skip to main content

Joint Pain: Is it Just the Weather?

Contribued by Vanessa Rowan, R.N., Cancer AnswerLine™

image of woman rubbing her wrist while talking to her doctor

Too often people blame the winter weather and extreme temperatures for their new or increased joint pain and inflammation, also called arthralgia. If these same people are patients being treated with chemotherapy, the pain could be related to treatment. Joint pain can be debilitating, and can cause a decrease in daily functioning and quality of life.

Certain types of chemotherapy are known to cause increased amounts of joint pain:

  • Paclitaxel or the other taxanes
  • Bleomycin
  • Cladribine
  • L-asparaginase
  • Biologic response modifiers such as filgrastim, pegfilgrastim, and sargramostim.

There many other causes of this type of pain and these should be ruled out prior to treatment for this condition. A doctor’s evaluation can help determine the cause of joint pain. There are multiple tests that might be used to evaluate these symptoms including x-rays, bone scans, MRI and blood tests.

Some symptoms of joint pain to watch for include:

  • swelling and redness of the painful joints
  • fever and chills ( if you have an infection)
  • pain in your muscles as well as your joints
  • extreme fatigue (overly tired or weak)
  • difficulty performing normal daily activities
  • depression related to this constant pain.

Treatments for arthralgia that’s related to chemotherapy may include:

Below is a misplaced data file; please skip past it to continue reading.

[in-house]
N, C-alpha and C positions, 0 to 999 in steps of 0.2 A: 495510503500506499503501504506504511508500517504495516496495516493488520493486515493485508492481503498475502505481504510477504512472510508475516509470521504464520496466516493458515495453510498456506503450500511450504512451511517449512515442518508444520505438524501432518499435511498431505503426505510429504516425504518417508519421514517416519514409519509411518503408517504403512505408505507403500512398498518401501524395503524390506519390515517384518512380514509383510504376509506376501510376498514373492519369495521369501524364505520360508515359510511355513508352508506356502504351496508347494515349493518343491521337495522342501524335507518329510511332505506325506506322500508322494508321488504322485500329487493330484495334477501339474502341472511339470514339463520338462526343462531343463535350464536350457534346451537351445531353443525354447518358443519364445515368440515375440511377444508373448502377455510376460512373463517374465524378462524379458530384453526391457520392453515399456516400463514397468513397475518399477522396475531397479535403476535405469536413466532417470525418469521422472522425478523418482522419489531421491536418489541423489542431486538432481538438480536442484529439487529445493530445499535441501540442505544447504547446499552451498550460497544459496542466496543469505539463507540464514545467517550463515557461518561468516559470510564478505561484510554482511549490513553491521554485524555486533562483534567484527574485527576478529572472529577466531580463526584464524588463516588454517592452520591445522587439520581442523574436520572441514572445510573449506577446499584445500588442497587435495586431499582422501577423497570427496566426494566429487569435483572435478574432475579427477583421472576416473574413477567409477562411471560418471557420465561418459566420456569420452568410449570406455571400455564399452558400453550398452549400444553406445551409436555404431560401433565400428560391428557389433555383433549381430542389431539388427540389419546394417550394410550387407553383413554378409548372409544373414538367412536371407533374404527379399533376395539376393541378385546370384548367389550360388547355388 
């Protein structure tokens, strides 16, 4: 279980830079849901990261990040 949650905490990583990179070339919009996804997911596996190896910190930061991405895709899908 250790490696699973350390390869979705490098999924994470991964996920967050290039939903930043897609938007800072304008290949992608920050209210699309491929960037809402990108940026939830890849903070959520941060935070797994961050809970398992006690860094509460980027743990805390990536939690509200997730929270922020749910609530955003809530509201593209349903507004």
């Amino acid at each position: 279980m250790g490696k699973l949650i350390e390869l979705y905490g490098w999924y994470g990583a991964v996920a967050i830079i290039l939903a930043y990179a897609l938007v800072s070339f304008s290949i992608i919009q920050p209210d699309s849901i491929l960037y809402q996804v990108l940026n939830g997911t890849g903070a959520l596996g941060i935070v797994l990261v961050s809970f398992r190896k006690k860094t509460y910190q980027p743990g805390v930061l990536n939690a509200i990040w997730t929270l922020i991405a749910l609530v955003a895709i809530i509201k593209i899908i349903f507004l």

• antibiotics (to treat infection)
  • anticonvulsants (more common for chronic pain, or nerve pain)
  • antidepressants (to treat depression r/t chronic pain, as well as to block neurotransmitters that might be causing depression)
  • corticosteroids/ Steroids (for inflammatioin)
  • narcotics or NSAIDs like Motrin and Tylenol (to decrease pain)

Cancer survivors are also at risk for long term effects related to chemotherapy, steroid medications, or hormonal therapy, particularly those who are not physically active. Some may even develop thinning of the bones (osteoporosis) or joint pain.

Cancer survivors can lower their risk of osteoporosis by avoiding tobacco products, eating foods rich in calcium and vitamin D, participating in regular physical activity, and limiting the amount of alcohol they drink.

Chemotherapy related joint pain may also be caused by spinal cord compression. This is an urgent matter that needs to be addressed immediately. Some of the symptoms to watch for include:

  • Band-like pain around your waist or chest
  • New and increasingly sever back pain
  • Numbness and tingling down your legs
  • Weakness and decreased sensation of the lower extremities
  • Loss of bowel and bladder control

If any of these symptoms occur call your doctor immediately or go to your nearest emergency room.

Continue learning about the side effects of chemotherapy:

back to top